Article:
Three years ago, Make a Rising’s first album, Rip Through the Hawk Black Night, set a high bar for over-stuffed, elaborately arranged baroque pop, orchestrated through a chamber orchestra’s worth of woodwinds, strings, horns, percussion and piano. The main problem with the debut was the singing, watery, sometimes offkey and just not on a par with the rest of the album. With this, the second record from the Philly-based collective, that issue has been laid to rest—and all the other elements have been drawn together into sharper focus. Infinite Ellipse and Head with Open Fontane is a cleaner, clearer iteration of a fairly complicated aesthetic, tying its mad percussive intervals and swoons of late romantic violin to stronger more cohesive songs. Choral harmonies lead into pulsing, prog-driven rhythms in album opener, “Sneffels Yokul”, a slightly more urbanized take on Akron/Family’s communal vibe. Yet later in the cut, frantic, up-and-down-the-scales motion and pounding, rapid-fire rhythms places this song more in a post-jazz-post-classical mode. The piano on this CD is consistently quite lovely, not in any way rock-oriented, but rather hinting at a love of romantic composers like Grieg and Schumann, as well as later classicists Debussey and Satie. You hear it best on the two “Woodsong” pieces, in both cases accompanied by a somber mass of sustained notes—accordion, clarinet, melodica and violin. More upbeat, buoyant cuts like “Transmutation” rattle along joyously, and loosely knit textures of voice, xylophone, violin and clarinet join in a carnival waltz. Melodies take unexpected half-turn steps, while rhythms jut and stutter in off-kilter ways. Nothing proceeds in a straight line, but all somehow makes sense. Infinite Ellipse is an Escher drawing of an album, surfaces impacted with impossible angles, yet somehow wholly logical and in tune with itself.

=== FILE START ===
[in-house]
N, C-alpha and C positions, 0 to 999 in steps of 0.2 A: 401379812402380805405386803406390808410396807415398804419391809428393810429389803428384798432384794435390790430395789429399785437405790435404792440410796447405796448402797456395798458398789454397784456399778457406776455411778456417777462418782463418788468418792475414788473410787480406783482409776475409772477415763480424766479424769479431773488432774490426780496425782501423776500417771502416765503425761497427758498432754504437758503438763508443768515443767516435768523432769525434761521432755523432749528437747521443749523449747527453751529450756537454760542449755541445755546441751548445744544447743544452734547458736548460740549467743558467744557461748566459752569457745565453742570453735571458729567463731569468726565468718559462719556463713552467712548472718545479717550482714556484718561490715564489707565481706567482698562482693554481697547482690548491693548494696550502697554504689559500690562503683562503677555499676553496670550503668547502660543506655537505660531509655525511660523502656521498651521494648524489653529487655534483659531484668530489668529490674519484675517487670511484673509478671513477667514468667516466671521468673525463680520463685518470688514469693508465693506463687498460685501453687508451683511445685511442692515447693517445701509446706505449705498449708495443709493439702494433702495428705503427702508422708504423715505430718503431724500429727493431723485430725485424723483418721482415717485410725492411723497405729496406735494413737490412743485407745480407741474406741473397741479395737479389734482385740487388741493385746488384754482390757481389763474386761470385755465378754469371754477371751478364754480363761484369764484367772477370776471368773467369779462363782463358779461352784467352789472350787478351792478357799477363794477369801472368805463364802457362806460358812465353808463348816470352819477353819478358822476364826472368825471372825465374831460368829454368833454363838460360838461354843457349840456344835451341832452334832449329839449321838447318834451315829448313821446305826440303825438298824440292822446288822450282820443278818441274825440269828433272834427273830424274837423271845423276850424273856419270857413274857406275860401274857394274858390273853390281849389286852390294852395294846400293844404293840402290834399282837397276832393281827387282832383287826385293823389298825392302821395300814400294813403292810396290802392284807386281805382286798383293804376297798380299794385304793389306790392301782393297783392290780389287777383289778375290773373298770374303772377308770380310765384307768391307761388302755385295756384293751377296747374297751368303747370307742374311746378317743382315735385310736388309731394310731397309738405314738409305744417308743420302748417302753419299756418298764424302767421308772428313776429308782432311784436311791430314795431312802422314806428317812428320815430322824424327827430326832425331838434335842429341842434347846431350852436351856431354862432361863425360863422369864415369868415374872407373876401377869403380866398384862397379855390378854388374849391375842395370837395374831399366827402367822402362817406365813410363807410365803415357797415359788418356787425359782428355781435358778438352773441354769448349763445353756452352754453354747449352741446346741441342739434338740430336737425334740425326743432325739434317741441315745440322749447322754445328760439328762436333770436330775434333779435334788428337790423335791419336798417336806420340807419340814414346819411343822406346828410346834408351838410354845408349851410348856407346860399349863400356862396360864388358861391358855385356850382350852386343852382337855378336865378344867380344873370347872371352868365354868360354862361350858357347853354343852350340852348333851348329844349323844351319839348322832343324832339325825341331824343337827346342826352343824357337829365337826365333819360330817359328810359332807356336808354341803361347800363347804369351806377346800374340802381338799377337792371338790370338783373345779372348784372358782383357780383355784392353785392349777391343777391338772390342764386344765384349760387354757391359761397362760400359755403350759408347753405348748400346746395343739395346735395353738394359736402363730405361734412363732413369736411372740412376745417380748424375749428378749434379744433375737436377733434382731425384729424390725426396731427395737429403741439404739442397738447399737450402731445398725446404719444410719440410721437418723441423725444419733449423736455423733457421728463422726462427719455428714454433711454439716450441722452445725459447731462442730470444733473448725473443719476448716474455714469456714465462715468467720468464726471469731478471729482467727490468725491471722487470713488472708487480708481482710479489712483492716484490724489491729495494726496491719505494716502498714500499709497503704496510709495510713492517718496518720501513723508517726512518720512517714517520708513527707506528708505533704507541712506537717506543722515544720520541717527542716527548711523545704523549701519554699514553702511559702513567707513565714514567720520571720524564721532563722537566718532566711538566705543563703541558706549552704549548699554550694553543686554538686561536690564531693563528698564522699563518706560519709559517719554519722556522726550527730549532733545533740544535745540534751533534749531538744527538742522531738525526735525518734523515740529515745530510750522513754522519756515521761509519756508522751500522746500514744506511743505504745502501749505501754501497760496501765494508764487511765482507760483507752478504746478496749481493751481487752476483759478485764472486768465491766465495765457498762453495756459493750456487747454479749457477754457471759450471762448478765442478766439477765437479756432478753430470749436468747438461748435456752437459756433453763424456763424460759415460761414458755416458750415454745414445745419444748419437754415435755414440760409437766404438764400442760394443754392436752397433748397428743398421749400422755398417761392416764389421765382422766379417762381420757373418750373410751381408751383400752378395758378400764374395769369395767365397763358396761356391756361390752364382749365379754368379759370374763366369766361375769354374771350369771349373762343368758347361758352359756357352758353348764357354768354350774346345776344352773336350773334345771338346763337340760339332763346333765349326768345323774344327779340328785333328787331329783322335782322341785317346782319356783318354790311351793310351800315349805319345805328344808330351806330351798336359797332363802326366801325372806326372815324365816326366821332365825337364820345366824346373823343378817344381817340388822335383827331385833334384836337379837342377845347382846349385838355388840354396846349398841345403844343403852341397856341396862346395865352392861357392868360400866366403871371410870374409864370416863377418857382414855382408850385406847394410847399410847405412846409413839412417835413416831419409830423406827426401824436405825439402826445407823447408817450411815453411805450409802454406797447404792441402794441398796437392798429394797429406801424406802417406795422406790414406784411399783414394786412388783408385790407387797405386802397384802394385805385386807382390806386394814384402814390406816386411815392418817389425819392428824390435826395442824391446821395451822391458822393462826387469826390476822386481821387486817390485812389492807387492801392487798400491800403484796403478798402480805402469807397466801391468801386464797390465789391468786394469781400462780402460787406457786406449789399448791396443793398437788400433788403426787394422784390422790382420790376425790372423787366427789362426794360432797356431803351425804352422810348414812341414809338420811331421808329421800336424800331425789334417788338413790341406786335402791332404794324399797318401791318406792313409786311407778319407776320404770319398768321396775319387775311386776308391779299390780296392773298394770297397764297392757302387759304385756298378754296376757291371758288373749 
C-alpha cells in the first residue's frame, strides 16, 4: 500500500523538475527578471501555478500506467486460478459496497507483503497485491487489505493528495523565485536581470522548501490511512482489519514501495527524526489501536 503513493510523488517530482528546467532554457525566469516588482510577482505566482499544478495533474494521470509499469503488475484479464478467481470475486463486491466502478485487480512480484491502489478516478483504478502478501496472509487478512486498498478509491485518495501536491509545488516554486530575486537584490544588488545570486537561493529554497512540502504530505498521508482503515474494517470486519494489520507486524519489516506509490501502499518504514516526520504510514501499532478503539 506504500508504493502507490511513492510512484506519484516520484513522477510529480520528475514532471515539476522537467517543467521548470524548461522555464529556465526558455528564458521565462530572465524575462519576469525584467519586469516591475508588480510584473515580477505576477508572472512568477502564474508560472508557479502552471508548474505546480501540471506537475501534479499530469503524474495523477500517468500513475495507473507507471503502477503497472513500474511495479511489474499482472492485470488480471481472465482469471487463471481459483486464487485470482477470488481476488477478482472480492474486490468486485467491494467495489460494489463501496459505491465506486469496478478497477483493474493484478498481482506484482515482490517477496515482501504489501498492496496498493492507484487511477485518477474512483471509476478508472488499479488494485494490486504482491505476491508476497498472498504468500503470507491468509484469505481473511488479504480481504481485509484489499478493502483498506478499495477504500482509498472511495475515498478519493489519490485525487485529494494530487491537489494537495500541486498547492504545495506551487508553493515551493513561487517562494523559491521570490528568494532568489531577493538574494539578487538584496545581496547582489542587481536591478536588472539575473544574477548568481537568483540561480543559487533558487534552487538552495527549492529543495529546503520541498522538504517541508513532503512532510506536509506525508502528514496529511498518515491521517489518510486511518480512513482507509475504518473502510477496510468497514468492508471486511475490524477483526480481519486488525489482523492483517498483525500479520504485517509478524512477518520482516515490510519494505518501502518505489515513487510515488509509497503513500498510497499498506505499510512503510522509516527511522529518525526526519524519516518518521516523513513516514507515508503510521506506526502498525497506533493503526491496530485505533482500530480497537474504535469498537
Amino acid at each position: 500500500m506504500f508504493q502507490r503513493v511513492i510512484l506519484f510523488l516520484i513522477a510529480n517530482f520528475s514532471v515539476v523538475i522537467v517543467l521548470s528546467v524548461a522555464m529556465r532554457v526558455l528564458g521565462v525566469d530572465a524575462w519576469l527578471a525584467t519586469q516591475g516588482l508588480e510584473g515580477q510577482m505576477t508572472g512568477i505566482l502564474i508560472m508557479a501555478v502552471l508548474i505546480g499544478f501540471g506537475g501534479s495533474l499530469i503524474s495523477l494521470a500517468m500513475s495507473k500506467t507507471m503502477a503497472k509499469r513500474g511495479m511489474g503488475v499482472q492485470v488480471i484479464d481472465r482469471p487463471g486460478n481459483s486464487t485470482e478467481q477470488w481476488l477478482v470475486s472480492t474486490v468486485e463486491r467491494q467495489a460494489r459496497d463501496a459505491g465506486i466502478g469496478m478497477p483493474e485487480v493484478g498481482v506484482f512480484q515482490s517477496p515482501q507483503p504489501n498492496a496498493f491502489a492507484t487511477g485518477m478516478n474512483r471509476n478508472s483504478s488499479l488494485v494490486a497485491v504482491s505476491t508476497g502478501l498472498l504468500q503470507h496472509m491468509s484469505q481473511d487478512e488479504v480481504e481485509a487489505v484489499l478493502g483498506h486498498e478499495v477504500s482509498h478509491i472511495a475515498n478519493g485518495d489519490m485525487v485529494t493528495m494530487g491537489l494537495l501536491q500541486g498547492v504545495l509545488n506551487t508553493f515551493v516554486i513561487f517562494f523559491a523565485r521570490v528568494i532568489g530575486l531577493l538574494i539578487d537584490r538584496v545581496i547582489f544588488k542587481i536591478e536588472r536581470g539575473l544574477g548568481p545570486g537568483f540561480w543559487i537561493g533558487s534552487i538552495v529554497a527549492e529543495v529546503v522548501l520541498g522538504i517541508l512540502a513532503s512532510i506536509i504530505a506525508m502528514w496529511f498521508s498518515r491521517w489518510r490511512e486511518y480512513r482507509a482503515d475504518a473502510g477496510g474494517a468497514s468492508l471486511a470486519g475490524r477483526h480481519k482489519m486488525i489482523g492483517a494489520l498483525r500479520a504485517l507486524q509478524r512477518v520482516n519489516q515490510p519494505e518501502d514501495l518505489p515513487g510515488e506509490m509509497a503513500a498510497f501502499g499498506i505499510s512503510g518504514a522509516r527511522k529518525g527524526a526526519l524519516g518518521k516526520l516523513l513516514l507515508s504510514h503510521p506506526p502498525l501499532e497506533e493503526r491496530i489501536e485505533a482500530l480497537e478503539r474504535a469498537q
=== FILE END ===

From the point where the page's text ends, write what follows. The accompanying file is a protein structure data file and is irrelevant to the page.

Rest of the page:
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// Sound Affects
"The man whose songs were recorded by Johnny Cash, Alan Jackson, Ricky Skaggs, David Allan Coe, The Highwaymen, and countless others succumbs to time’s cruel cue that the only token of permanence we have to offer are the effects of shared moments and memories.READ the article